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Speech serves up some meaty conservative issues, and leaves room for dessert

Canada's Prime Minister Stephen Harper waits for the start of the Speech from the Throne in the Senate chamber on Parliament Hill in Ottawa October 16, 2013.

Blair Gable/REUTERS

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With Wednesday's Speech from the Throne, the Conservative government has offered Canadians a calorie-rich policy menu, with plenty of red meat for conservative voters and sugary confections for those who might be tempted to dine elsewhere.

Stephen Harper is hoping that you'll find the meal on offer both tasty and satisfying. Thomas Mulcair and Justin Trudeau hope that Mr. Harper's feast will give you indigestion.

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The red meat comes in the form of several bits of one-upmanship. We have always known that Finance Minister Jim Flaherty is determined to balance the budget by 2015 regardless of economic conditions. But now we learn that the Conservatives will introduce balanced-budget legislation that effectively prohibits federal deficits in normal economic times. (Subsequent governments can, of course, repeal the law if they want to go into the red.)

The Tories have long boasted of their commitment to reducing regulations. But with their proposed one-for-one legislation, which requires one regulation to be eliminated for every new one introduced, they hope to permanently limit the amount of red tape in which government can enmesh consumers and businesses.

The Conservatives have already tightened sentencing guidelines as part of their law-and-order agenda, but now they are proposing life without parole for the very worst offenders. Oh, and there will be a new law honouring police animals and their handlers.

The confections come in the already-leaked pledge to force telecoms to reduce roaming charges and unbundle programming packages. Banks will be forced to expand no-cost services. And there will be unspecified action–call it the Target Law, in honour of complaints surrounding the new retailer's arrival – promising to end "geographic price discrimination against Canadians."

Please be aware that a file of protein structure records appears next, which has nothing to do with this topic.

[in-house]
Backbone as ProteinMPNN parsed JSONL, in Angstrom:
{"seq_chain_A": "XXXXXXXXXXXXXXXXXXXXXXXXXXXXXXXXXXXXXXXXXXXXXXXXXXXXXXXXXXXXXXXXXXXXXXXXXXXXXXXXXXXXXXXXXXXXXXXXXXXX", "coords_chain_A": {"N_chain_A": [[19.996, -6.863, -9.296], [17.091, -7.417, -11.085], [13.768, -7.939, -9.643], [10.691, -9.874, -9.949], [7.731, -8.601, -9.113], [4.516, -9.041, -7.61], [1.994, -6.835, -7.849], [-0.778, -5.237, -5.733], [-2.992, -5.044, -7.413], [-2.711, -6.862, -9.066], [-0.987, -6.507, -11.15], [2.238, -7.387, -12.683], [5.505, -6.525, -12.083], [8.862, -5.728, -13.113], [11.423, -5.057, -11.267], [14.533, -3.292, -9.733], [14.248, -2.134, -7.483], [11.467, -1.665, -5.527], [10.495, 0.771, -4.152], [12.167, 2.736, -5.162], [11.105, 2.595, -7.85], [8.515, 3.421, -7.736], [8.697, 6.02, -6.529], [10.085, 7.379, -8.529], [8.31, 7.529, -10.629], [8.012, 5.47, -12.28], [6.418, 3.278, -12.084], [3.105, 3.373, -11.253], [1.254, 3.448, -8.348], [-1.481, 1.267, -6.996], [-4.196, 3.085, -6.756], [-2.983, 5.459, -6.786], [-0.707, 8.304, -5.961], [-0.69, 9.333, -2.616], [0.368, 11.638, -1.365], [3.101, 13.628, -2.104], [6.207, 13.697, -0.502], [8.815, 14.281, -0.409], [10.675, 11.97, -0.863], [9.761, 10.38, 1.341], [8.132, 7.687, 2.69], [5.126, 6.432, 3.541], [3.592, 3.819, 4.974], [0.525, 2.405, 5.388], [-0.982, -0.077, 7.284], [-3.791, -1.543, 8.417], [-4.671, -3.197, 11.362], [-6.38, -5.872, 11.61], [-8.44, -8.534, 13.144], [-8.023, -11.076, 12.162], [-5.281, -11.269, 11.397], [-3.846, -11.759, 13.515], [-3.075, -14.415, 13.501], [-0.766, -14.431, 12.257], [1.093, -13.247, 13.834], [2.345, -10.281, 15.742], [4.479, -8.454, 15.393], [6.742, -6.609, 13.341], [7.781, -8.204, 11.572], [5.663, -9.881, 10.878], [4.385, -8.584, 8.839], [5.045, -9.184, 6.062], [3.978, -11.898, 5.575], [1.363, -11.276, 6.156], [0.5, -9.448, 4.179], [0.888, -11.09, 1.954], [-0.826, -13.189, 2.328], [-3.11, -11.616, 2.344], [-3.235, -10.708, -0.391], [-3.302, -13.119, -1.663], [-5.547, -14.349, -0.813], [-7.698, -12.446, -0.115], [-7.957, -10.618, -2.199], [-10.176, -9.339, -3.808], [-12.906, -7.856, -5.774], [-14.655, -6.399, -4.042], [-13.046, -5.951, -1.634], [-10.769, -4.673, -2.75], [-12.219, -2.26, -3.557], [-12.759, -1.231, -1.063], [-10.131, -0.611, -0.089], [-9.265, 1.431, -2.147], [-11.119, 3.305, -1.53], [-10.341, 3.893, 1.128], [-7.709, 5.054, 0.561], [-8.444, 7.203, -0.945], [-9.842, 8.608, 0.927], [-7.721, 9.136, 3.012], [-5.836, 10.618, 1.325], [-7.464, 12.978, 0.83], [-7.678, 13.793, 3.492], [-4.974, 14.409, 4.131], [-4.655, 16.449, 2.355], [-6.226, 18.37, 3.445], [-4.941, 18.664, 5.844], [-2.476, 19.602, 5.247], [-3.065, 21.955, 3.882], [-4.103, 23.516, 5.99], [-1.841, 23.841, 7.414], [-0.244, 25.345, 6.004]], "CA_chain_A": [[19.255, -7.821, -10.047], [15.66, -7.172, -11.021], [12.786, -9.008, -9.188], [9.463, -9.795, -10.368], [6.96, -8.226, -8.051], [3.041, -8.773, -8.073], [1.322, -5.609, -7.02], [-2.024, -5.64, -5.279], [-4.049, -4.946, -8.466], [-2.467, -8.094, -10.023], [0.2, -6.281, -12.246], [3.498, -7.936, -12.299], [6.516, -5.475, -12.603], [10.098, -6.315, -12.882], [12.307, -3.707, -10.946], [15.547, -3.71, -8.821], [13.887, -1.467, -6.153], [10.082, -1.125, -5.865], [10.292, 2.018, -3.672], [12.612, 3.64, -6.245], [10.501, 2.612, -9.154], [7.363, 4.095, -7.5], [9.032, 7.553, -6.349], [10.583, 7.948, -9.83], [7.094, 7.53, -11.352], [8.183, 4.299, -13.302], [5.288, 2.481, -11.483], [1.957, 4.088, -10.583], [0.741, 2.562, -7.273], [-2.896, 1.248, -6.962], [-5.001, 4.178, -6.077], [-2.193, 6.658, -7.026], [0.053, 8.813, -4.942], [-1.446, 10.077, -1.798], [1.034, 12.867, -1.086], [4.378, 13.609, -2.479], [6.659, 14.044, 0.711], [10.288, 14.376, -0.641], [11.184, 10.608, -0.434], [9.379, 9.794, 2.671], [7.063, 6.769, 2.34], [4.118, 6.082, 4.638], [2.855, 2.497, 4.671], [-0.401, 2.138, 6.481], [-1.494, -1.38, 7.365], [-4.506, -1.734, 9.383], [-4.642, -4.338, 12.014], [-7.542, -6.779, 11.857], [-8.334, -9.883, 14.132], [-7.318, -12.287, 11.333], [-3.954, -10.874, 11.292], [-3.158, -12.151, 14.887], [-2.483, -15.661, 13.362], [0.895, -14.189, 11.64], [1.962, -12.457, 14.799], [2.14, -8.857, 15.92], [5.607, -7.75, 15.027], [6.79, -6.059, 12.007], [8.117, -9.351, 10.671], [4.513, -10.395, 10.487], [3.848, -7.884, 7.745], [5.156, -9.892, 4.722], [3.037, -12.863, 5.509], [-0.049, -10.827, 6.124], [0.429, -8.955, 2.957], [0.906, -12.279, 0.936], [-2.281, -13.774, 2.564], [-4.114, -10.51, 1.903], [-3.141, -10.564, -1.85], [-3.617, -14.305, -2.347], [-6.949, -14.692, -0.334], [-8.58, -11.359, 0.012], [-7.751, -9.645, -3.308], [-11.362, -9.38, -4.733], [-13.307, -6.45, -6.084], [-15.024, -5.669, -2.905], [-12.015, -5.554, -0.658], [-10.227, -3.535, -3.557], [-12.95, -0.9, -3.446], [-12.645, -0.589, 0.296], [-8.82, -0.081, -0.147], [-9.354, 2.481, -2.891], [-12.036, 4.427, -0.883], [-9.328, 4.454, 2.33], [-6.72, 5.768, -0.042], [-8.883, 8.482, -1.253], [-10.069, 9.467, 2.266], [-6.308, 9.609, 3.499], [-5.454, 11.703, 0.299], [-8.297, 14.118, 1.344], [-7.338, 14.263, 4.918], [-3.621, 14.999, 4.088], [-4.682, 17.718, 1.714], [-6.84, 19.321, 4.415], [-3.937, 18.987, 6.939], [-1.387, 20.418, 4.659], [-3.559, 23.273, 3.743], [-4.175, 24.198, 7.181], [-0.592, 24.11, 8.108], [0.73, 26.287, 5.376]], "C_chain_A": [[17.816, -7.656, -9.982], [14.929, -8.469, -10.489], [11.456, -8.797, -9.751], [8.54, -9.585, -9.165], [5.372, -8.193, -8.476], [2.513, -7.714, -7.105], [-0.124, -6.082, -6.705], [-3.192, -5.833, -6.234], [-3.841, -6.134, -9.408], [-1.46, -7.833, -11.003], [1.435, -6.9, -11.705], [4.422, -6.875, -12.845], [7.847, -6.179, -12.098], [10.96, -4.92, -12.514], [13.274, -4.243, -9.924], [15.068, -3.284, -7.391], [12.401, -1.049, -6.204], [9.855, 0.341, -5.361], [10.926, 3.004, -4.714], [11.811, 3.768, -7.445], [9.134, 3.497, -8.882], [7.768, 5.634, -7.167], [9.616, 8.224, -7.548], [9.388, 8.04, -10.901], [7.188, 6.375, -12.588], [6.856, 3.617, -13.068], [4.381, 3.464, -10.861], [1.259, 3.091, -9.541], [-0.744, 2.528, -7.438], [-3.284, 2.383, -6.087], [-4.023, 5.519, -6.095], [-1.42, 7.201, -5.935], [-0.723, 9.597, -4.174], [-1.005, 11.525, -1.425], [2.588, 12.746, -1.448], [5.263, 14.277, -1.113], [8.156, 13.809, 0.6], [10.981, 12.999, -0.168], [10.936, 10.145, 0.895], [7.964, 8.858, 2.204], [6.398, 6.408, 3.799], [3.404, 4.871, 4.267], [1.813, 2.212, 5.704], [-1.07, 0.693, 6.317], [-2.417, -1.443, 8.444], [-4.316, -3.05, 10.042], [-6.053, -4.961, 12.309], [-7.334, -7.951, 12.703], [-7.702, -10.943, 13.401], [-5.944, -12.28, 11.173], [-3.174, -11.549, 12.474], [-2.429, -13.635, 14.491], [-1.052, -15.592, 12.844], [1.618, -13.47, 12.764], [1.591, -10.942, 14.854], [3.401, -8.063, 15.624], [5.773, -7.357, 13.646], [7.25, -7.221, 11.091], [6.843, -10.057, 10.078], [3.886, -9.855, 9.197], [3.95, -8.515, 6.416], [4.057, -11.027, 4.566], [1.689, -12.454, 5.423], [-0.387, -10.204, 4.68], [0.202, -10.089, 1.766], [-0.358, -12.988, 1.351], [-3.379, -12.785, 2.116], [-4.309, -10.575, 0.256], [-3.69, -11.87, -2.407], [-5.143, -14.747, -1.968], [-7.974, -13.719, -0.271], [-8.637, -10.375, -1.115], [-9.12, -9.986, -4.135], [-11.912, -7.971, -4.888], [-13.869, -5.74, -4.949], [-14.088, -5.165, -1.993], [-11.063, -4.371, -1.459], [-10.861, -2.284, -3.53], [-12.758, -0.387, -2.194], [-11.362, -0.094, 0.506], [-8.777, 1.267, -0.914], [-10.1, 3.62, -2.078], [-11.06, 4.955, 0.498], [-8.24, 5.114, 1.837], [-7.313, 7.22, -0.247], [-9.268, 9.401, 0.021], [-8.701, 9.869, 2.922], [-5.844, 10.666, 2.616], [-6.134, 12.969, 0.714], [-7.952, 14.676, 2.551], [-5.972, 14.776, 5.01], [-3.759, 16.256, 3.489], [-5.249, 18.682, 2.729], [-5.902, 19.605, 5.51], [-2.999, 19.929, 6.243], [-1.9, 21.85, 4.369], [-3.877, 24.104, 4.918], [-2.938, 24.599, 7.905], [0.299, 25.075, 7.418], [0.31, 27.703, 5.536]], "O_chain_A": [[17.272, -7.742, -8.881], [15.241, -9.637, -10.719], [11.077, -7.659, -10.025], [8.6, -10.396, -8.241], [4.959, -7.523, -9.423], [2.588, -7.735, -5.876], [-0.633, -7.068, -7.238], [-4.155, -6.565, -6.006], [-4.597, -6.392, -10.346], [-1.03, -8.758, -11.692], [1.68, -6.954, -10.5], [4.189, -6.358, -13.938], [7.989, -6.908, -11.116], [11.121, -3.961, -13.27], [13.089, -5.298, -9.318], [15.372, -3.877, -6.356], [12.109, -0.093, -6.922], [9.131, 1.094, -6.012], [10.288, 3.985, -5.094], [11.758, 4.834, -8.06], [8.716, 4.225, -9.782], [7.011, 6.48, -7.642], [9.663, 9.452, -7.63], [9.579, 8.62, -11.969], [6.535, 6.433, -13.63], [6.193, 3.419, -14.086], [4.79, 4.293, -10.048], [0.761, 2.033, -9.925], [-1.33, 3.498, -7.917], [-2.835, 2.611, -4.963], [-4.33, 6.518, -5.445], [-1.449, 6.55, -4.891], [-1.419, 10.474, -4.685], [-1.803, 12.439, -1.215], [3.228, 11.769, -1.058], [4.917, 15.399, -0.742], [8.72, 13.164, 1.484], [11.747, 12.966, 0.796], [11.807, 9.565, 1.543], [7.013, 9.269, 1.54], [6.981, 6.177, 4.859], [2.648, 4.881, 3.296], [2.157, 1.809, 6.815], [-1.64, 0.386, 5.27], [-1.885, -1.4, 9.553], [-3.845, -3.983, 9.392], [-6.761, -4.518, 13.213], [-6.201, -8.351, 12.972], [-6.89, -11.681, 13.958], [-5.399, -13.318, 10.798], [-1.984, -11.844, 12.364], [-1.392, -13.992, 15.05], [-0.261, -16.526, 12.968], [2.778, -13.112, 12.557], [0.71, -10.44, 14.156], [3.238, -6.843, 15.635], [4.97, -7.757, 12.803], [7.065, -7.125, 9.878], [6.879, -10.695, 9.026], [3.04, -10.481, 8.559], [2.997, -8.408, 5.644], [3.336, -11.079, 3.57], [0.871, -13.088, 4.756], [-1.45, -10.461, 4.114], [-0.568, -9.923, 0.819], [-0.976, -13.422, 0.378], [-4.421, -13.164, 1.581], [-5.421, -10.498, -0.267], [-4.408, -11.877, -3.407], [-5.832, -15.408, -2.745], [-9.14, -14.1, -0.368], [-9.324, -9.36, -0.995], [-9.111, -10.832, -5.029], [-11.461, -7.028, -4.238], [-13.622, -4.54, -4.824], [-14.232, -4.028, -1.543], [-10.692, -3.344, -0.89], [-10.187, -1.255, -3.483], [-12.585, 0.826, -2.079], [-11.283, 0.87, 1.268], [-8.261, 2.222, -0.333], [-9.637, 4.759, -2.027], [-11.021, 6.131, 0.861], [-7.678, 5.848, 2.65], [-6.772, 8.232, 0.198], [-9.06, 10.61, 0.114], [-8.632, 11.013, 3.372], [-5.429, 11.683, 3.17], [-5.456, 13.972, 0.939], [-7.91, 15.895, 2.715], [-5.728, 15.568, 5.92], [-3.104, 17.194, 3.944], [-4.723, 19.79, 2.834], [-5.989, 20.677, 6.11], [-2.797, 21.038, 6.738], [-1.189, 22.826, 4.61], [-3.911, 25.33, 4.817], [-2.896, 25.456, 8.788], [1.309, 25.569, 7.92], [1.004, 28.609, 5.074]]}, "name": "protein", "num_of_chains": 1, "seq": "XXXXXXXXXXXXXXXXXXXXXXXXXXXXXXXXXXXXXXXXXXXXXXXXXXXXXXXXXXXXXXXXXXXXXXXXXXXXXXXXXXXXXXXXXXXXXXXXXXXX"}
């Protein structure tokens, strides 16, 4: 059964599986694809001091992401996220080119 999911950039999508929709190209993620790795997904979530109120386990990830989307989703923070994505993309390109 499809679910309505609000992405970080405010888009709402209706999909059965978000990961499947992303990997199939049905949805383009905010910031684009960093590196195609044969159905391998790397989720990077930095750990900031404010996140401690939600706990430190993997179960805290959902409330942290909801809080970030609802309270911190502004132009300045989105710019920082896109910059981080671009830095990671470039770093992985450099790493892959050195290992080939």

Finally, for those who are attracted to the Conservative economic agenda – and who will be pleased by the announcement that the Canada-European Union trade agreement is almost ready to sign – but who lament the Tories' indifference to the environment, the Throne Speech promises a raft of new measures to protect against spills and to create new protected areas in the wilderness and green space in urban and suburban communities.

And there are even a few plans to appeal to everyone all at once, such as the commitment to ensure that the Canadian High Arctic Research Station is up and running by 2017, in time for the sesquicentennial, and the vague commitment to Senate reform and protecting the integrity of the voting system.

Will it be enough to restore the popularity of a government that has lagged in the polls for many months? Much will depend on the actual legislation – when it arrives, what it says and how quickly it gets passed.

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Much more will depend on how the NDP and Liberals respond. Mr. Harper has laid out a clear, if controversial agenda, that emphasizes fiscal discipline and new trade agreements over social investments, getting tougher on serious crime even as Mr. Trudeau proposes legalizing marijuana, limiting the bureaucracy rather than investing in new government programs and services.

The opposition will oppose, as they should. But they will also need to propose alternatives. And once those proposals are in place, Canadians will be able to choose three sets of policy choices from three very different menus.

And that, quite simply, is what the next two years will be about.

John Ibbitson is the chief political writer in the Ottawa bureau.

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